Dear Miss Money Matters,
How can I start investing if I know nothing and have very little money to begin? Firms seem to be hands-on and helpful if you can start with thousands of dollars. If you can only start with $100 or so, they direct you to an online account with no real help or guidance.
– Robin, Albuquerque, N.M.
It’s great that you want to start investing. But it’s understandable that you feel like your lack of knowledge and funds are barriers. Fortunately, there are ways to get around both of these shortcomings. You can get started investing with very little money.
Click to read more about what beginning investors need to know.
Start With Your Workplace Retirement Plan
If you’re not already taking advantage of a workplace retirement plan such as a 401k, that’s an easy way to start investing. You can choose an amount you want automatically deducted from each paycheck to be contributed to the plan. You also can choose how you want your money invested from the options offered by your plan.
Most 401ks offer a selection of mutual funds, which are a collection of stocks, bonds or other securities. The benefit of mutual funds is that your money is spread out over a variety of securities rather than, say, just one stock — which provides you with more protection if the market drops.
It’s worth noting that mutual funds do charge fees, which can eat away at the money you make on your investments. So, pay attention to the fees on the funds in your 401k, and consider opting for those with low fees. The average expense ratio for actively managed mutual funds (funds managed by financial professionals) in 2016 was 0.82 percent — or 82 cents for every $100 in assets, according to the Investment Company Institute.
You also might be able to get help picking investments from your retirement plan’s administrator or as part of your work benefits. About half of employers provide some type of financial advice for employees, ranging from online assessments and tools to one-on-one advice with a financial counselor, according to a survey by the Society for Human Resource Management.
More on Where to Start: 10 Best Stocks for Beginners Under $100
Invest Through an Individual Retirement Account
If you’re self-employed or your employer doesn’t offer a retirement plan, you can invest on your own through an individual retirement account such as an IRA or Roth IRA. These accounts have tax advantages that traditional brokerage investment accounts don’t have. You typically can get a tax deduction for IRA contributions. Although you can’t deduct Roth IRA contributions, you can withdraw the money tax-free in retirement, with some exceptions.
Several investment firms — including Merrill Edge, Fidelity Investments and TD Ameritrade — don’t require a minimum investment to open an account. So you don’t need much money to get started investing through an IRA with these companies, which also offer investment guidance for account holders.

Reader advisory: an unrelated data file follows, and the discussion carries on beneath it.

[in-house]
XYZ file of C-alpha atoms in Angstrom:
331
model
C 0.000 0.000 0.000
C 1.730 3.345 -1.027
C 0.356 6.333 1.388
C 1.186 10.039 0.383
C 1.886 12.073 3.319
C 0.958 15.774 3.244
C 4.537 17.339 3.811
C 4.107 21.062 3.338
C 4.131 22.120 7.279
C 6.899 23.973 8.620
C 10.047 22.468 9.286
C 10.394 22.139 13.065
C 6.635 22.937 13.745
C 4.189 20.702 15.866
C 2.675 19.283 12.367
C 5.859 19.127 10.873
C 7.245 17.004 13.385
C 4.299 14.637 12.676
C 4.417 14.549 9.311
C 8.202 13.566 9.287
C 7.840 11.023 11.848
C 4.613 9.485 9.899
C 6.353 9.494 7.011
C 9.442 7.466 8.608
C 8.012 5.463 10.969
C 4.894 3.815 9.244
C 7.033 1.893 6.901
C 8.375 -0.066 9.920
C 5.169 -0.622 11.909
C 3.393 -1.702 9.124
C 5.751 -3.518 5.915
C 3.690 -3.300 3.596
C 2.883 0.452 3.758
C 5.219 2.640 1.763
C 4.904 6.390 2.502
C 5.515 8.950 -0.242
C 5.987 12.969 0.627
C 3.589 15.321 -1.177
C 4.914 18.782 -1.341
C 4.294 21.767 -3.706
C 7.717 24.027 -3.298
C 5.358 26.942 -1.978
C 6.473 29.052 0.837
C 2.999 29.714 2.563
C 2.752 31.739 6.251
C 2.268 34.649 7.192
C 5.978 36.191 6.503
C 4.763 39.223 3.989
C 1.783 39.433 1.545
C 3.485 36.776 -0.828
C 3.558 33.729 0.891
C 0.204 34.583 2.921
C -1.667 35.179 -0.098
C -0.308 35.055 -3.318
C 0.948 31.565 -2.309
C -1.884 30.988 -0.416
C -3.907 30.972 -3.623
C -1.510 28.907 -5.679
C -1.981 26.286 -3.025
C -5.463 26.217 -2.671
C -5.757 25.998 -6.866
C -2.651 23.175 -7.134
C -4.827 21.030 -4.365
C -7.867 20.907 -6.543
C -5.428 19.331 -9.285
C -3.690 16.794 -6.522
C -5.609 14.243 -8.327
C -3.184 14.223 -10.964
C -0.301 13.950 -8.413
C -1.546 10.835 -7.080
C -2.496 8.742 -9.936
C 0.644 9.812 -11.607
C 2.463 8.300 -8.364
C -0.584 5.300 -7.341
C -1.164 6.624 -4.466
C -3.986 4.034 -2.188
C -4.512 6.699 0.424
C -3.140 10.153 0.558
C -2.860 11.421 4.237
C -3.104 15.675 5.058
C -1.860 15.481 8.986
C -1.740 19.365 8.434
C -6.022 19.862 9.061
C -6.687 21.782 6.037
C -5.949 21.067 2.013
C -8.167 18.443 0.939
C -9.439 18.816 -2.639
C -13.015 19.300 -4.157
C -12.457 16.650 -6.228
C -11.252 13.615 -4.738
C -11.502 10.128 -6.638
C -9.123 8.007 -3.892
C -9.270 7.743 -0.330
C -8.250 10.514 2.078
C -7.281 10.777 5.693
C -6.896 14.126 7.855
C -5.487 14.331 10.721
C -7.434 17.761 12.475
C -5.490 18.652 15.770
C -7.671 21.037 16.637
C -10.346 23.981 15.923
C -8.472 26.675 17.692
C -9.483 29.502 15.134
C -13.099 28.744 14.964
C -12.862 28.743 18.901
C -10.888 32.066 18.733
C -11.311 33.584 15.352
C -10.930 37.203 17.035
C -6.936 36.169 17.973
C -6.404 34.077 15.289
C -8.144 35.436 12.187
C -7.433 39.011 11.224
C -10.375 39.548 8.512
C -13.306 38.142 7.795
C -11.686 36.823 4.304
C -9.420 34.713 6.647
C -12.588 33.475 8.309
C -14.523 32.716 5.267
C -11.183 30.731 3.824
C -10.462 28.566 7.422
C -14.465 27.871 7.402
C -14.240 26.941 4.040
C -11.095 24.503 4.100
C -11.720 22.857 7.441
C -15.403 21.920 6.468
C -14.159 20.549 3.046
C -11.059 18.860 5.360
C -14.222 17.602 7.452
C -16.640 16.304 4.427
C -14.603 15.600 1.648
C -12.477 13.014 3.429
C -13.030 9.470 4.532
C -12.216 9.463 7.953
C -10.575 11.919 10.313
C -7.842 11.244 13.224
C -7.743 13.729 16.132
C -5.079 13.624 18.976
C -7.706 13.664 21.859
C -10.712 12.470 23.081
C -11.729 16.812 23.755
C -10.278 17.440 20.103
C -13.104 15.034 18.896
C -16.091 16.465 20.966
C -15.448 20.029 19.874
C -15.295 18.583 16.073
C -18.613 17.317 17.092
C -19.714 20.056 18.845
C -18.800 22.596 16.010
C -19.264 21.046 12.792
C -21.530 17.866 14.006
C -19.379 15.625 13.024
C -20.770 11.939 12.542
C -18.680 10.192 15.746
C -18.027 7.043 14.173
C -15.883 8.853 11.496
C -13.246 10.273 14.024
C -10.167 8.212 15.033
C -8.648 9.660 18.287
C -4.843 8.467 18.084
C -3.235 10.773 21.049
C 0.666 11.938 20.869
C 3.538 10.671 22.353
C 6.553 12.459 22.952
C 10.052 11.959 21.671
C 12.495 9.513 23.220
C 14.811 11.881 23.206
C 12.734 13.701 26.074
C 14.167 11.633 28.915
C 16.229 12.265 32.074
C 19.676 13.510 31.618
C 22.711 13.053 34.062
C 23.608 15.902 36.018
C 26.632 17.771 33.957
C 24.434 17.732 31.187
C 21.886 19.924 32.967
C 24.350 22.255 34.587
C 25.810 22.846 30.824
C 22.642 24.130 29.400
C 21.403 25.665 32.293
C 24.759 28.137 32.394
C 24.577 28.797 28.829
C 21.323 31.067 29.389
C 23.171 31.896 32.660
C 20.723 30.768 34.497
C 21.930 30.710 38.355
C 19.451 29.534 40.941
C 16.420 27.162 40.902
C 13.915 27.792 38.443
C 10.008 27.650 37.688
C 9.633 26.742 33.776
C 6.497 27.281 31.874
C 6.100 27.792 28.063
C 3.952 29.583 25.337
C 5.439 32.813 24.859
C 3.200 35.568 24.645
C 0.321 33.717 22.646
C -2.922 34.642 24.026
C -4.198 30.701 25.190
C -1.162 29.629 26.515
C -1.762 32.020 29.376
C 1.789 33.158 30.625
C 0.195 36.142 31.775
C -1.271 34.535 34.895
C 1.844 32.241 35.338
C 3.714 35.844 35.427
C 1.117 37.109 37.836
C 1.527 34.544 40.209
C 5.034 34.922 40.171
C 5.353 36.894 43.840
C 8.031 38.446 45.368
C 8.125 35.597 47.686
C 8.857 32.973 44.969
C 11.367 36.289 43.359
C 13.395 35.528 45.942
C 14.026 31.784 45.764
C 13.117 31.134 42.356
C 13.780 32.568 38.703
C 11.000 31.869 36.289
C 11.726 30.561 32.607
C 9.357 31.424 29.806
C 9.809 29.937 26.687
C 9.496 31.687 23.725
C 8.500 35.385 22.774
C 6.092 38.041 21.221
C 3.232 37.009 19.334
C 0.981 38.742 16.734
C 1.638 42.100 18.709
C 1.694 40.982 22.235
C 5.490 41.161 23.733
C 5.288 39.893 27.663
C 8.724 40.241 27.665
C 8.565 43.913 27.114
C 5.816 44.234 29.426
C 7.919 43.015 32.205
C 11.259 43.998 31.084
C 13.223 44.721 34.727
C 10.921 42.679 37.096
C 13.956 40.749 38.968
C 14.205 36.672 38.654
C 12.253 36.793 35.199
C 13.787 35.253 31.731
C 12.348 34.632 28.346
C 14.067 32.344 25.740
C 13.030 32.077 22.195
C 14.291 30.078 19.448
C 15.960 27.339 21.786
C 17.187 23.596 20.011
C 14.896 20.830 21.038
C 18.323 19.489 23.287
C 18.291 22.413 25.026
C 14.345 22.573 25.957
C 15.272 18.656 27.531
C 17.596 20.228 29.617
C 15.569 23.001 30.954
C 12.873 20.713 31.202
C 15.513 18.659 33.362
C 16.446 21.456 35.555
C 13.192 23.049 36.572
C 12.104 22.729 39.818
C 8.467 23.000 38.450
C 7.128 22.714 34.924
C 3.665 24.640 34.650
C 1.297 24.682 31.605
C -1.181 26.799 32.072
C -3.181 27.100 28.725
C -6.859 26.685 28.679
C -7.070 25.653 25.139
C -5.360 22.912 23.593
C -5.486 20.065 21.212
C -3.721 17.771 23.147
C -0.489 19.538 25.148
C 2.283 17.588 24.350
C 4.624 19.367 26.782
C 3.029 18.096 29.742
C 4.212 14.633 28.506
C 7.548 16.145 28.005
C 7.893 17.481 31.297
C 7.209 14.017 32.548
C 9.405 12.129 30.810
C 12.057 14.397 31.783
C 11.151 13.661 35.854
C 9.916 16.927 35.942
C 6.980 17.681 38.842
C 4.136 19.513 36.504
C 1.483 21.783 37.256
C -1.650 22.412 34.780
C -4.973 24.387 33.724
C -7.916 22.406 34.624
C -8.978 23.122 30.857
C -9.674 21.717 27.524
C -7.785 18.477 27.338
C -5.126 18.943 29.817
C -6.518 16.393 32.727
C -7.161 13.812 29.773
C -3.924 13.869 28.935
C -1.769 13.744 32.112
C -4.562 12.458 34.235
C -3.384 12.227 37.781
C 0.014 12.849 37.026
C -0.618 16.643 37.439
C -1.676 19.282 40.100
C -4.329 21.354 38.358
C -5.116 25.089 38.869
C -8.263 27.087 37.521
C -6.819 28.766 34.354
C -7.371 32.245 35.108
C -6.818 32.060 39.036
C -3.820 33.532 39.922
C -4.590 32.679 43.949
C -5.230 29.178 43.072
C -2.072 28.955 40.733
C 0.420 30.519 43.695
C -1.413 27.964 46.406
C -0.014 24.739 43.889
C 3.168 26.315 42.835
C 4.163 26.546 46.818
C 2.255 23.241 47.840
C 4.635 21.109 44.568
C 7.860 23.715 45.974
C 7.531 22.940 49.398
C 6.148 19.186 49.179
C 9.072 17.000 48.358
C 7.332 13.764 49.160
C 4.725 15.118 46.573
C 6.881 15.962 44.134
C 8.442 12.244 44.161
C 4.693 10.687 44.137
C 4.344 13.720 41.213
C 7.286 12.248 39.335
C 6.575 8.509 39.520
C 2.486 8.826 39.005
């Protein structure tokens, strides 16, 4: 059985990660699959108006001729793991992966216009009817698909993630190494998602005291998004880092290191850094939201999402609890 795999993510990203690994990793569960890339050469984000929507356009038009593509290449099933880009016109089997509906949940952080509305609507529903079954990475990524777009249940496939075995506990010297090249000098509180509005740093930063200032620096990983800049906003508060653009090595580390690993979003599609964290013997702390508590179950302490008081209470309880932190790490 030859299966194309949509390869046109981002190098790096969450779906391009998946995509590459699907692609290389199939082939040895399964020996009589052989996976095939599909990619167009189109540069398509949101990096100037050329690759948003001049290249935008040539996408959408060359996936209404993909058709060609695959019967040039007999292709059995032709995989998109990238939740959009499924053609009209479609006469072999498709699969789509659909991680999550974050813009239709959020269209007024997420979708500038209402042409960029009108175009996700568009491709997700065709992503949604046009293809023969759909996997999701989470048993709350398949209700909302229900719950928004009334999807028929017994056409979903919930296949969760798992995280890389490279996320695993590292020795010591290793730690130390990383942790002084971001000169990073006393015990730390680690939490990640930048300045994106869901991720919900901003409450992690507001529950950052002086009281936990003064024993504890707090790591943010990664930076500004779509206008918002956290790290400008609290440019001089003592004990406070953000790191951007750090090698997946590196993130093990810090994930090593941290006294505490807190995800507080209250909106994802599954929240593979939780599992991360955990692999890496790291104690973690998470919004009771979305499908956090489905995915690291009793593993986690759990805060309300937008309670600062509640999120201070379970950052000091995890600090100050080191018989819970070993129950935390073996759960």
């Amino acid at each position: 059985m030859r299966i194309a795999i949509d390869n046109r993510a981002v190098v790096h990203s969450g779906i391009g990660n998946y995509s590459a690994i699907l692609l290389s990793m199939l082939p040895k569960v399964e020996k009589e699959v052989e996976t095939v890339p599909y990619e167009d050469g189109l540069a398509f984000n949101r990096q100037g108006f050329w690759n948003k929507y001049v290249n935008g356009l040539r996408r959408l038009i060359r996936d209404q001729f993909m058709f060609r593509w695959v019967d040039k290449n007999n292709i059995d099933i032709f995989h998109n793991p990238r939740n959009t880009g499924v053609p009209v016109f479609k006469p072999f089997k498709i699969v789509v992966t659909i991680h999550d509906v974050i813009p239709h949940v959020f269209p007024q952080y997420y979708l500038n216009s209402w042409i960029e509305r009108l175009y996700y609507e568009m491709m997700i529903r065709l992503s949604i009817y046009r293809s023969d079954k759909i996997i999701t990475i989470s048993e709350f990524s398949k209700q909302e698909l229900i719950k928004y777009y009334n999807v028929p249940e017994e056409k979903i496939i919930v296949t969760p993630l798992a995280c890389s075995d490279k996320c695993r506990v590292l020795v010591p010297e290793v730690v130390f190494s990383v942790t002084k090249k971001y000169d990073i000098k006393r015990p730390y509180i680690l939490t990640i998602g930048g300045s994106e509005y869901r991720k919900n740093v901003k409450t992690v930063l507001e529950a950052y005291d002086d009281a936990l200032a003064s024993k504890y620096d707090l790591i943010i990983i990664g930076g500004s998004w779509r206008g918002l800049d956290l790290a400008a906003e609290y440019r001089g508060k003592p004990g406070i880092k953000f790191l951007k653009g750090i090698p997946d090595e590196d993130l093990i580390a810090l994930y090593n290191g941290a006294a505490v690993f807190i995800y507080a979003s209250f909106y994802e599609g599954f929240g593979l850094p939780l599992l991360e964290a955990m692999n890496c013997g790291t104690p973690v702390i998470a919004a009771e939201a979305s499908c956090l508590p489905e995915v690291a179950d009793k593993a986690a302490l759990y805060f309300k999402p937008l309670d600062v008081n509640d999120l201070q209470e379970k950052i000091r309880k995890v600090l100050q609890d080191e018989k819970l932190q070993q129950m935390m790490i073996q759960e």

You can make the investment-picking process easy by opting for an index fund, which tracks the performance of a major market index such as the S&P 500. Or you could choose a target-date fund, which automatically shifts from a portfolio of stocks to more conservative investments as your retirement date approaches.
Related: How to Find the Best Roth IRA
Use an Investing App
If you’re looking to invest outside of a retirement account, there are several apps that make investing easy for beginners. And you don’t need much money to get started.
For example, the Acorns app lets you invest your spare change. For as little as $1 per month, Acorns will round up your purchases and invest that change in portfolios developed with the help of a Nobel Prize-winning economist.
The Betterment app and website also can help you get started investing. There’s no minimum investment requirement. And Betterment charges an annual fee of just 0.25 percent of your account balance to recommend an investment portfolio for you based on your investing goals and tolerance for risk. Although Betterment is what is known as a robo-advisor — an automated, web-based portfolio manager — it offers access to a team of financial experts who can answer your investing questions.
Click through to read more about investing questions you’re embarrassed to ask.
Life + Money columnist Cameron Huddleston answers your money questions, drawing from her more than 15 years of experience as a personal finance journalist, as well as advice from financial experts. If you have money questions, send them to firstname.lastname@example.org with the subject line Dear Miss Money Matters.